Keith Humphreys has an interesting post on British ill-will toward Margaret Thatcher:
Thatcher makes an intriguing foil to her contemporary conservative head of state, President Reagan. When the latter was revealed to have Alzheimer’s disease, many people who voted against him voiced sincere sympathy for what he and his family were going through. In contrast, I spend an awful lot of of time in the U.K. and am in touch with people there almost every day, and I have to say that if Ms. Thatcher’s own dementia is generating sympathy in Brits who hated her policies, they are doing a frightfully good job of hiding it. I don’t even hear much sympathy from people who did vote for her. Thatcher seems to be in that small group of politicians who have a strange political legacy: The number of people who today acknowledge voting for them is far fewer than could explain all the elections they won.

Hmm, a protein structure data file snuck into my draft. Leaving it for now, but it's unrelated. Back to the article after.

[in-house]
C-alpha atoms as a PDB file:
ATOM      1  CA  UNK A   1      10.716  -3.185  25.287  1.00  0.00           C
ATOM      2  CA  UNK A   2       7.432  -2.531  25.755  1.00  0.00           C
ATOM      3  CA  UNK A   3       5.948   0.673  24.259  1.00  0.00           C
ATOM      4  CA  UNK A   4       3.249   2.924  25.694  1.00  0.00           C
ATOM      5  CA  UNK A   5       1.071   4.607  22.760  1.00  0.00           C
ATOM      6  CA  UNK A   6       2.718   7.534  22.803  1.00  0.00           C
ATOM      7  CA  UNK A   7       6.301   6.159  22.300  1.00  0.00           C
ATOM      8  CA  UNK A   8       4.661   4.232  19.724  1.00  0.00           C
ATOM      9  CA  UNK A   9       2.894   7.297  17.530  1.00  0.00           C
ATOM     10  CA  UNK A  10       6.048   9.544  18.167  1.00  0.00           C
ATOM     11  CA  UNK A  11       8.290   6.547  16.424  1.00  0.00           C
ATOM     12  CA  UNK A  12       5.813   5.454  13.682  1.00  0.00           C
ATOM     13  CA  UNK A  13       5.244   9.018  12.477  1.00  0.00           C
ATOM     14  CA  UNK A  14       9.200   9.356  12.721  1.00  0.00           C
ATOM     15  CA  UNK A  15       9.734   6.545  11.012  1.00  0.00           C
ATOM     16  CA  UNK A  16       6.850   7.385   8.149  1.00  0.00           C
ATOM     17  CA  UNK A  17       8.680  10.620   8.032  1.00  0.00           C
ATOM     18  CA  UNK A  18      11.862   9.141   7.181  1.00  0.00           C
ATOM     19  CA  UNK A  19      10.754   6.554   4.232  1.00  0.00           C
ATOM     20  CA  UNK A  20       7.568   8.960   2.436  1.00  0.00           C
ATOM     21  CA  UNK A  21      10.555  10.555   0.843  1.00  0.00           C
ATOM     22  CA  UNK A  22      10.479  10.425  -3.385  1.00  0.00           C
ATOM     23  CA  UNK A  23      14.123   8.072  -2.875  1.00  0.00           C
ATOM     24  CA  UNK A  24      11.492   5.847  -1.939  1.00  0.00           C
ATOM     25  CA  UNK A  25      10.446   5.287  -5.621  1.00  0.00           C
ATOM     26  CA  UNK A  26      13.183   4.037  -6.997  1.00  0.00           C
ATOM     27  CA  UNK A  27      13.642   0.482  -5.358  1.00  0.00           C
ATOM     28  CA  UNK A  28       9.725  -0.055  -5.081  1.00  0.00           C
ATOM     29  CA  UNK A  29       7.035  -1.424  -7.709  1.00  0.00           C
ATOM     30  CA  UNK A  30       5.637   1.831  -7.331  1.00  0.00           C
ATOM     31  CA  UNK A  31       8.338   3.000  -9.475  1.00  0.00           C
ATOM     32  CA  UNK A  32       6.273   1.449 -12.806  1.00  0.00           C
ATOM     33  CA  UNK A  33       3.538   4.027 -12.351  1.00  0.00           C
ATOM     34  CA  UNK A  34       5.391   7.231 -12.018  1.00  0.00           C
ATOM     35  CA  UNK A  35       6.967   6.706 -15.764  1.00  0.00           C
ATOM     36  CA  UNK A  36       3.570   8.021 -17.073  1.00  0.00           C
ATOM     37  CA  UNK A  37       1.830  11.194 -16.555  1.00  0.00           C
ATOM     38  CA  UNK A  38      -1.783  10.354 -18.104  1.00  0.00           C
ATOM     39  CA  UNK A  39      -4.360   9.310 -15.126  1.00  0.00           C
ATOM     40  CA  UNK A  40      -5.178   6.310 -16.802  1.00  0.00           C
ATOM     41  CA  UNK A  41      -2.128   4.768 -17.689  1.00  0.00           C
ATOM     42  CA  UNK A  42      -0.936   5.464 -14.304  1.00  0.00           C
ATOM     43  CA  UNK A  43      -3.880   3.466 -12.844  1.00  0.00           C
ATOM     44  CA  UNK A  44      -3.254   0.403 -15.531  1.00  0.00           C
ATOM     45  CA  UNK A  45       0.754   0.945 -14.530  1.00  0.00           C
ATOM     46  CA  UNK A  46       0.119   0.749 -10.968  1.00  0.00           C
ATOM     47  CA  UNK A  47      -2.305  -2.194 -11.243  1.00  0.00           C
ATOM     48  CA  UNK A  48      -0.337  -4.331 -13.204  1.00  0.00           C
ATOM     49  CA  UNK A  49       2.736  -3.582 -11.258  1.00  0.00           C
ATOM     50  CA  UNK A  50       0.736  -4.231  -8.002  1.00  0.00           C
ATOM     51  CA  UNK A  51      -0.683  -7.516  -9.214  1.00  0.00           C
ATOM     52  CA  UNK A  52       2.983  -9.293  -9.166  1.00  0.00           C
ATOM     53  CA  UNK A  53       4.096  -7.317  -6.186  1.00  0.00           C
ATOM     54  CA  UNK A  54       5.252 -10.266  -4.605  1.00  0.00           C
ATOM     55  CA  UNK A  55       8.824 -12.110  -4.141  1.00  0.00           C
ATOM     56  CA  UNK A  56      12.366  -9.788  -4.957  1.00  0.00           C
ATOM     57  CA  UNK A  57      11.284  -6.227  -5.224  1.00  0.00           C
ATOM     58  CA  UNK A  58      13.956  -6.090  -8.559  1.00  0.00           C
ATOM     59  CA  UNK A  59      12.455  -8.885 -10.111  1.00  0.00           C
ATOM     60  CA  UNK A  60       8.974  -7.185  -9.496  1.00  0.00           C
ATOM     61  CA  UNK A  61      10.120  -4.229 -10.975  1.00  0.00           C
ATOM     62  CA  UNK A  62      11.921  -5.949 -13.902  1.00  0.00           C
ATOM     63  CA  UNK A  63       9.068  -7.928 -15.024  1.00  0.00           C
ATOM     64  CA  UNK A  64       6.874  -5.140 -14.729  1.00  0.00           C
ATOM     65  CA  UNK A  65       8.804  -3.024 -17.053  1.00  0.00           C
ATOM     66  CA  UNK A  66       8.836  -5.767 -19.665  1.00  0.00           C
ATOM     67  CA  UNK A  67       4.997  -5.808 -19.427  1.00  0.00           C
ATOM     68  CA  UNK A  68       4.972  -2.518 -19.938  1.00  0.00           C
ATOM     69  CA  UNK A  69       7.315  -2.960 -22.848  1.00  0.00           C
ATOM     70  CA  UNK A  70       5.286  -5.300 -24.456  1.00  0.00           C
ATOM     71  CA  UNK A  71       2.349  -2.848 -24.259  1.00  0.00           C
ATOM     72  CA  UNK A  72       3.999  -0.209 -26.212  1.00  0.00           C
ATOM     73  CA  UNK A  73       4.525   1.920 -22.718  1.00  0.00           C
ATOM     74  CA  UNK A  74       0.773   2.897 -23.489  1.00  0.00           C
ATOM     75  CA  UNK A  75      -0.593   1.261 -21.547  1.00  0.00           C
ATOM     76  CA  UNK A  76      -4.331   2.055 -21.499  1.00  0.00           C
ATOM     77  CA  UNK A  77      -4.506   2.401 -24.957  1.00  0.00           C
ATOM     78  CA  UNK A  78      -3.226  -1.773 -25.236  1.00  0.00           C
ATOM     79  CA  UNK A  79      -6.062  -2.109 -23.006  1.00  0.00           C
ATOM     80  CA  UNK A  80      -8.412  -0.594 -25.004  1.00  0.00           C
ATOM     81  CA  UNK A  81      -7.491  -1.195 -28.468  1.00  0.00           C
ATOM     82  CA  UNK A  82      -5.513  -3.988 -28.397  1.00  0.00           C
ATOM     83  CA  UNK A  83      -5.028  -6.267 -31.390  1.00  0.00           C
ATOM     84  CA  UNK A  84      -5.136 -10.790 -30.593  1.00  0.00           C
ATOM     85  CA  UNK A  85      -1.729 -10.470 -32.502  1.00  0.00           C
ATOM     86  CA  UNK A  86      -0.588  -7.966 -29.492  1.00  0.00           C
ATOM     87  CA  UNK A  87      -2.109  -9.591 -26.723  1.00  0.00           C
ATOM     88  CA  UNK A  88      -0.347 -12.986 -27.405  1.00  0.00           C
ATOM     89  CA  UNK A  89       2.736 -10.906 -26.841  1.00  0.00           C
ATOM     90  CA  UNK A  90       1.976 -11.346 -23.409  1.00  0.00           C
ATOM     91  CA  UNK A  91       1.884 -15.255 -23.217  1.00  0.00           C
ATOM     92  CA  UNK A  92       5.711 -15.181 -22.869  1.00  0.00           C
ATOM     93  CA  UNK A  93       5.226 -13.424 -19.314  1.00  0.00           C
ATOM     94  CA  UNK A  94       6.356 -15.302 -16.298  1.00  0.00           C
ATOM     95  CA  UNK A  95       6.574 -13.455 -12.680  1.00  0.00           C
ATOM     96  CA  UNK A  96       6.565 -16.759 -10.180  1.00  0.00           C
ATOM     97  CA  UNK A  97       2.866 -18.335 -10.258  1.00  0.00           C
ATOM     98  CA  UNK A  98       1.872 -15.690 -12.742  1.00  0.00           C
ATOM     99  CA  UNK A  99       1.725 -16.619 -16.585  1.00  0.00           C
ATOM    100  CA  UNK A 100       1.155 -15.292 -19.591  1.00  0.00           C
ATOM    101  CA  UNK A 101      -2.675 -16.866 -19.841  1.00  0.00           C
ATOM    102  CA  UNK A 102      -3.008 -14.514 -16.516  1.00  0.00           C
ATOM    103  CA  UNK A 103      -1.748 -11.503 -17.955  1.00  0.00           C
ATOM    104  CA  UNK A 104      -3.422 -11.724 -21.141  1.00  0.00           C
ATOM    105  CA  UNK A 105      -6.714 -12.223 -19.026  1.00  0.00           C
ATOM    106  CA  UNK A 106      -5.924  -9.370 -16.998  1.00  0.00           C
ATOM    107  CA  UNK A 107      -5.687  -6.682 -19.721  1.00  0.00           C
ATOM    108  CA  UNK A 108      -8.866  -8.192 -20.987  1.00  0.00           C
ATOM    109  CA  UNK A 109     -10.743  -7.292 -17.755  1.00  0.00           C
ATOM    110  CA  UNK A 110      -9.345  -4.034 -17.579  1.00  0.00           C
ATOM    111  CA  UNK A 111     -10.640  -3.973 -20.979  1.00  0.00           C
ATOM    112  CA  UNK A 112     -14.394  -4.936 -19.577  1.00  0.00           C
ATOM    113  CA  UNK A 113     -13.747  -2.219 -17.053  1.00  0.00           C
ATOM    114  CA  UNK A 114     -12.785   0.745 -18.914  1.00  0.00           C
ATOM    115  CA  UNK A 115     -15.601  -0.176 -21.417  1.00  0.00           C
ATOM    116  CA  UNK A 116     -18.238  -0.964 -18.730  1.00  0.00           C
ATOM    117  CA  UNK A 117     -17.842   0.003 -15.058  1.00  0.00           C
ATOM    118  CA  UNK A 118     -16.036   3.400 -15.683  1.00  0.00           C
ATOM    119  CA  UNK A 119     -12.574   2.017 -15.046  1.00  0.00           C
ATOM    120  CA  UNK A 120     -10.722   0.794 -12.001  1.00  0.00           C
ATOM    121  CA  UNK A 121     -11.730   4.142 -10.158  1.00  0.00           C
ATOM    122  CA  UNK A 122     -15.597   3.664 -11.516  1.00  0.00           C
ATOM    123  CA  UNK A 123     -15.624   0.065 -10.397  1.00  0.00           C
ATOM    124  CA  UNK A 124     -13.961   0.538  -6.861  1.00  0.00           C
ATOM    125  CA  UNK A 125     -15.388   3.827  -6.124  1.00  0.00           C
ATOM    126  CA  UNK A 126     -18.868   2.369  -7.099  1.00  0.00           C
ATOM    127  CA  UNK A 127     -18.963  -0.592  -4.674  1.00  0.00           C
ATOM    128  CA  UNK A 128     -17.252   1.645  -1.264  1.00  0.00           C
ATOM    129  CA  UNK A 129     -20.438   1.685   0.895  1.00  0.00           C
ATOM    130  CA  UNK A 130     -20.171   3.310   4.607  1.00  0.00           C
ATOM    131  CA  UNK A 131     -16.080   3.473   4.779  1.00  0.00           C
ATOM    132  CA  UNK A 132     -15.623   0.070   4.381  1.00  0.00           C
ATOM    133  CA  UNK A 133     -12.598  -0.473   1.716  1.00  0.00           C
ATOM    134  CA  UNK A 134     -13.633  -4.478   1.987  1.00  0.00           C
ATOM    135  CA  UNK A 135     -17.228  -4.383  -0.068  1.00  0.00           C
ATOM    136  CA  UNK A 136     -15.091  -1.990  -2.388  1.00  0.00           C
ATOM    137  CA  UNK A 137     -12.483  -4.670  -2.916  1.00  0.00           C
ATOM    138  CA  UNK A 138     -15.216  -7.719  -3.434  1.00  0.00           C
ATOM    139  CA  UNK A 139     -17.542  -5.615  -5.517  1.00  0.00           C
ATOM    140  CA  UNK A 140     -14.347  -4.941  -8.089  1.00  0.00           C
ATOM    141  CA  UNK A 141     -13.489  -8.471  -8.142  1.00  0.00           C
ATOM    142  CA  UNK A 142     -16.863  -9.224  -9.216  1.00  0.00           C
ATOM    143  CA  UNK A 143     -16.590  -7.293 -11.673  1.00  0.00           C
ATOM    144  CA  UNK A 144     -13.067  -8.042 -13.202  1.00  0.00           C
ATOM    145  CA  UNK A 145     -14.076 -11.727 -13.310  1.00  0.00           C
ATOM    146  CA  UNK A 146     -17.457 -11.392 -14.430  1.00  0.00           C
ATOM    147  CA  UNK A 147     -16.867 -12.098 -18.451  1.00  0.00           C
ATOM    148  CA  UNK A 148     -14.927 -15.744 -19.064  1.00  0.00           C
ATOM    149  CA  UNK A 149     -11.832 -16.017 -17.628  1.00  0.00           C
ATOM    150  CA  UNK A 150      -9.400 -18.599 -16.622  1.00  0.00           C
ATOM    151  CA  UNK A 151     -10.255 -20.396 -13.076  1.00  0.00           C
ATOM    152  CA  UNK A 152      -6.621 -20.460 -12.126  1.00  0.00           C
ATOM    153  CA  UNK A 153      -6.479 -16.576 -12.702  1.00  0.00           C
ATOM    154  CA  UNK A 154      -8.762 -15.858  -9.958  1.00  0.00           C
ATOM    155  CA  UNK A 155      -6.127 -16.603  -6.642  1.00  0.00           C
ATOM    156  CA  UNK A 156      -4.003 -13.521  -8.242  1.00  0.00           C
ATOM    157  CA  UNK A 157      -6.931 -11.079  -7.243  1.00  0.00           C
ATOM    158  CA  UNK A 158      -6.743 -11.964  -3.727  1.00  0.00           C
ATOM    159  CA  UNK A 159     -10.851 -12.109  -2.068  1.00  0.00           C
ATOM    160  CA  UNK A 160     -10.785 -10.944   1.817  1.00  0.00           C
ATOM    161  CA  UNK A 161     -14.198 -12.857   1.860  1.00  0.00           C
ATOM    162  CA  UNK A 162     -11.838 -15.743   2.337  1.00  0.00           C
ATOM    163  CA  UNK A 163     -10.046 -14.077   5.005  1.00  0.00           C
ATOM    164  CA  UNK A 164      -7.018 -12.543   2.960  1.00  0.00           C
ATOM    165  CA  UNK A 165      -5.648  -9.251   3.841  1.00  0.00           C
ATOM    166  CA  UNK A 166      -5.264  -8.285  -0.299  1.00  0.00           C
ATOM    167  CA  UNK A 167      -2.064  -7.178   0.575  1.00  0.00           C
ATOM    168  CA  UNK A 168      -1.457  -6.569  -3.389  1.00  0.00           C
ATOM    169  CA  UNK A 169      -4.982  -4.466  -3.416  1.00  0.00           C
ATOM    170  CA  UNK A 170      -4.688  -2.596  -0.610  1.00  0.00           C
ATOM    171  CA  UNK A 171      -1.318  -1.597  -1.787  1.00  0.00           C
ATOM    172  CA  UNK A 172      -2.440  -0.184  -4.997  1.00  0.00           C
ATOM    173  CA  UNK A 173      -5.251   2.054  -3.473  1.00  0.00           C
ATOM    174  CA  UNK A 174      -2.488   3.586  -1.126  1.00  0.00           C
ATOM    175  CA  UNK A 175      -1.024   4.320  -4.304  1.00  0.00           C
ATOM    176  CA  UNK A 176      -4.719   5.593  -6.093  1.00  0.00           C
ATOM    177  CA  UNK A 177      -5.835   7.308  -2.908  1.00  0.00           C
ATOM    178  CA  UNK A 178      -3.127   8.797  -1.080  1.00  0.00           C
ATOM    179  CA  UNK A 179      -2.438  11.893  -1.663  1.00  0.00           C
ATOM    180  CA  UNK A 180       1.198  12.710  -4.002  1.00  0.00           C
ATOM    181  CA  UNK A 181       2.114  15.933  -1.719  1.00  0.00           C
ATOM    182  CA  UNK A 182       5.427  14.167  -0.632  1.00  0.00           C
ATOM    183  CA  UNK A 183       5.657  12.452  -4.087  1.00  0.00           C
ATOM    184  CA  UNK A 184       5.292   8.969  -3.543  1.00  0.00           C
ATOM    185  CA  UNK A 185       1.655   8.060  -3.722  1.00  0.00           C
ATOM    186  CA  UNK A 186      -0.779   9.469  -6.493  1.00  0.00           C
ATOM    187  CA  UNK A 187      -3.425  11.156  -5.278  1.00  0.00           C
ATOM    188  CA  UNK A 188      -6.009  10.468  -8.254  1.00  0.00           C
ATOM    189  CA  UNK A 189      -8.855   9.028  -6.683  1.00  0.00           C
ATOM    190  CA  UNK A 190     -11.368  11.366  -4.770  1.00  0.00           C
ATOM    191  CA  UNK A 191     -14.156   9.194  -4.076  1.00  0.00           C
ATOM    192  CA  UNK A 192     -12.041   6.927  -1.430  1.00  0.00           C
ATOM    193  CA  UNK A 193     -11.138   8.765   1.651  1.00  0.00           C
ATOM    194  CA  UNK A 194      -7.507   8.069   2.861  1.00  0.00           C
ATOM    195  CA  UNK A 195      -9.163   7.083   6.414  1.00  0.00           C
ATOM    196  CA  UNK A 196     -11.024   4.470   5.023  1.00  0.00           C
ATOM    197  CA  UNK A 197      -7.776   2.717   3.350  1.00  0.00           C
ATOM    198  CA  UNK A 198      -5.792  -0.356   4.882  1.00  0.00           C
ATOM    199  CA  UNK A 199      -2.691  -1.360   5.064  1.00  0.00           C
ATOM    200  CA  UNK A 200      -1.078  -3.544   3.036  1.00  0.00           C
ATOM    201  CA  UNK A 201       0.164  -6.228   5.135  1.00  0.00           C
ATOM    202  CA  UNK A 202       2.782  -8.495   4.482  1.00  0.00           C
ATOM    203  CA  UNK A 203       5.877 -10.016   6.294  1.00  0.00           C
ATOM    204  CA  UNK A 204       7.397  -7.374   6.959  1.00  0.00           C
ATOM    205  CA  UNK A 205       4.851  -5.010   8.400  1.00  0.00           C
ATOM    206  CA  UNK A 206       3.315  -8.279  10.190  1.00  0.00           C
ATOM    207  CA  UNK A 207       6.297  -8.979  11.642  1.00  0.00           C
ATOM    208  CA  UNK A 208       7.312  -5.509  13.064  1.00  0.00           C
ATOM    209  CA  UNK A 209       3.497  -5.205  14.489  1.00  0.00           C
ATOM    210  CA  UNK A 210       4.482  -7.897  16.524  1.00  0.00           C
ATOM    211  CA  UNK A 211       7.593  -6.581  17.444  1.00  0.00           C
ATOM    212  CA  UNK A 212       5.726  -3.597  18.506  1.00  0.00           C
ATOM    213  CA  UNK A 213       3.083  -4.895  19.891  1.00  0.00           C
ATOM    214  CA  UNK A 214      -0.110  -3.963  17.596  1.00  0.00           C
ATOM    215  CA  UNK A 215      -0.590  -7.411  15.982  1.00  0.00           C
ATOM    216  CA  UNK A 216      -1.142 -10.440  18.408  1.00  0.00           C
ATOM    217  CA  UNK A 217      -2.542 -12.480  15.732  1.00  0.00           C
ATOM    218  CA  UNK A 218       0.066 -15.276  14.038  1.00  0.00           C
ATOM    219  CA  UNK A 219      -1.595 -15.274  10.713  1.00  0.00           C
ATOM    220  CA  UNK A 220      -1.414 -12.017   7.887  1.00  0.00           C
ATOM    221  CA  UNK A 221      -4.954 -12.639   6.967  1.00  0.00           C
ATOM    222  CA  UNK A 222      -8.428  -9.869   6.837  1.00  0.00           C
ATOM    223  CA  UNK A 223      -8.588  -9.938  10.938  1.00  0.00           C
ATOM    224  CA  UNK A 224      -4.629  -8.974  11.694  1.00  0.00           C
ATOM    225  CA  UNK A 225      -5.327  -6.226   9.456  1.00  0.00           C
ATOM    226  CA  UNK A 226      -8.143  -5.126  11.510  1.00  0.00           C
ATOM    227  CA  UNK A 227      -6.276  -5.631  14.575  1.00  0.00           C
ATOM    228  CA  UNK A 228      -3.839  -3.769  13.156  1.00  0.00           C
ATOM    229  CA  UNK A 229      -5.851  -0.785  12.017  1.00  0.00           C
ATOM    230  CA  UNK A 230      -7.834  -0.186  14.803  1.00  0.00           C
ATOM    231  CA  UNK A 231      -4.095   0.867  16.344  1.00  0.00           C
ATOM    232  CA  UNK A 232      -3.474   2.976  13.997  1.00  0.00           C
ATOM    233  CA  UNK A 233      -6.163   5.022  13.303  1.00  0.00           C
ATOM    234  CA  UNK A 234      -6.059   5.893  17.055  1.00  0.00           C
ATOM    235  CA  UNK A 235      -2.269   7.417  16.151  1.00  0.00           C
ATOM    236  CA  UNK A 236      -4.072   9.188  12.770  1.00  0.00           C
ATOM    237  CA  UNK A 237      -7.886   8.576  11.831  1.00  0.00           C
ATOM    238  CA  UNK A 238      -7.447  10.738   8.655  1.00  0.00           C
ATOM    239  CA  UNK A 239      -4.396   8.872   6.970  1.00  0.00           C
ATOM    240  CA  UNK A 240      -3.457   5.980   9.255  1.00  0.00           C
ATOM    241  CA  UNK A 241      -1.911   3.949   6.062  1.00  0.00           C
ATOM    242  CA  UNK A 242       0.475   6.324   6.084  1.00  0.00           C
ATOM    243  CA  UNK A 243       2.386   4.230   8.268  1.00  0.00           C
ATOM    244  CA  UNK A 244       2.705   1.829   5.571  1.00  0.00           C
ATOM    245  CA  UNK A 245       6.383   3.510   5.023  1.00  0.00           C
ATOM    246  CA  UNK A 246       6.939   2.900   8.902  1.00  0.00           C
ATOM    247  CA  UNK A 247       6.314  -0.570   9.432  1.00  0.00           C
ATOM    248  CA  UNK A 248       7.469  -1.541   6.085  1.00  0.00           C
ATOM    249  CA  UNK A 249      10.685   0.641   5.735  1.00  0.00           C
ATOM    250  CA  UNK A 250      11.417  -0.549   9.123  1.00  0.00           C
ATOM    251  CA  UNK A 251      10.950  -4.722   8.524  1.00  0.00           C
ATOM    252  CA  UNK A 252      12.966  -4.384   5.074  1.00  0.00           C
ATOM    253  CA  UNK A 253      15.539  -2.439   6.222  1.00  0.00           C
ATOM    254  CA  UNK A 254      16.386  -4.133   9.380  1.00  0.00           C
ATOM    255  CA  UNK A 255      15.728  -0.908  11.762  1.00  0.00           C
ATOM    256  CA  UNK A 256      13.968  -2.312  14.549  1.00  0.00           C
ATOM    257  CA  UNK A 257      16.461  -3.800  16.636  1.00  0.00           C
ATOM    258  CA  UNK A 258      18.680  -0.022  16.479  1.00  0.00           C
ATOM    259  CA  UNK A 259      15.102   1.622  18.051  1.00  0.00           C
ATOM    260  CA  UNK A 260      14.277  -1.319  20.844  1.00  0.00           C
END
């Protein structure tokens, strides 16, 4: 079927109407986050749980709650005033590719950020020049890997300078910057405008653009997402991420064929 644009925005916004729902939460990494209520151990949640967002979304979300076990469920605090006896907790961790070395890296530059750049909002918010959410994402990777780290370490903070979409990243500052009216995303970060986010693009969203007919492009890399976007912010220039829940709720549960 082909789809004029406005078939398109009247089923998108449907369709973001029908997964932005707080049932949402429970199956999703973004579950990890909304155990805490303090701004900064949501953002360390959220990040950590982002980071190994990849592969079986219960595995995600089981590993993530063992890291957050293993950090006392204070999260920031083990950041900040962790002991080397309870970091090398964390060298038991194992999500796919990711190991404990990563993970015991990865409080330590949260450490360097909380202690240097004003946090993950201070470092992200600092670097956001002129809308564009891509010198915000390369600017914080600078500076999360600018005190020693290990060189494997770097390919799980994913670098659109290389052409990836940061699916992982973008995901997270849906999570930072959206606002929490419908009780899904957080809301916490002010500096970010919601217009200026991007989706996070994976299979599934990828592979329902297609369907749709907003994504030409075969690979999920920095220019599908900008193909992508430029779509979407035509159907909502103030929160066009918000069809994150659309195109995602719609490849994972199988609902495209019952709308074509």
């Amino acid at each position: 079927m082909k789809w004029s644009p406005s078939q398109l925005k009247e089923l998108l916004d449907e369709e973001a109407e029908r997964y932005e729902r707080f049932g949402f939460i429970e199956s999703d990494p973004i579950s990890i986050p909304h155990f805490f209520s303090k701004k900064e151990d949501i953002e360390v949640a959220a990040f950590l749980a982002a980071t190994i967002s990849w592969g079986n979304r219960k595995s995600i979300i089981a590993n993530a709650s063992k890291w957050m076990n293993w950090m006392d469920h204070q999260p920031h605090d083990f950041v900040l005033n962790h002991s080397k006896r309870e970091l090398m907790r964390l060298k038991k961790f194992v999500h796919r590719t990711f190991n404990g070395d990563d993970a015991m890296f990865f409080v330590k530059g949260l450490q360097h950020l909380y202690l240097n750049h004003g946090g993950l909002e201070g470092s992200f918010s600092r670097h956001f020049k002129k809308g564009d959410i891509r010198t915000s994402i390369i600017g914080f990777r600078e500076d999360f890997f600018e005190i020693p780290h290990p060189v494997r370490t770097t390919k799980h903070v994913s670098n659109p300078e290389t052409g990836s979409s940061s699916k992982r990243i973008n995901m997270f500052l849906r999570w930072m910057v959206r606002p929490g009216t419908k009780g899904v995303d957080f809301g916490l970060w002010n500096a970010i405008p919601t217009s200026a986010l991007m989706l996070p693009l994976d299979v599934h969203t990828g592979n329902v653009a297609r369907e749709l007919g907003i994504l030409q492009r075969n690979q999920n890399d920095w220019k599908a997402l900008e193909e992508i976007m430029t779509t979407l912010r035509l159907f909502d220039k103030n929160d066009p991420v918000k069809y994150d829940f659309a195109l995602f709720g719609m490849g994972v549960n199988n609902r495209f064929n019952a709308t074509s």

I think the real answer here is that not that many people voted for Margaret Thatcher. In 1980, about 51 percent of the public voted for Ronald Reagan in a three-way race against Jimmy Carter and John Anderson. He had a lot of controversial initiatives, and in 1984 he won a resounding re-election with 59 percent of the vote. Thatcher, by contrast, won a three way election in 1979 with 44 percent of the vote. In 1983 her support slipped slightly to more like 43 percent. In 1987 she won again, but her support further dropped to around 42 percent.
There was a similar run under Tony Blair, where he kept securing parliamentary majorities based on electoral minorities. I think there’s a lot to be said for the UK political system and obviously in retrospect the thing to say about the Thatcher years is that had Labour been willing to take the Blairite turn in 1983 they could have won the election in alliance with the Liberals instead of waiting 14 years to do it on their own. But the ability of a prime minister to wield extraordinary power based on a parliamentary majority obtained with an electoral minority seems likely to engender a lot of bitterness.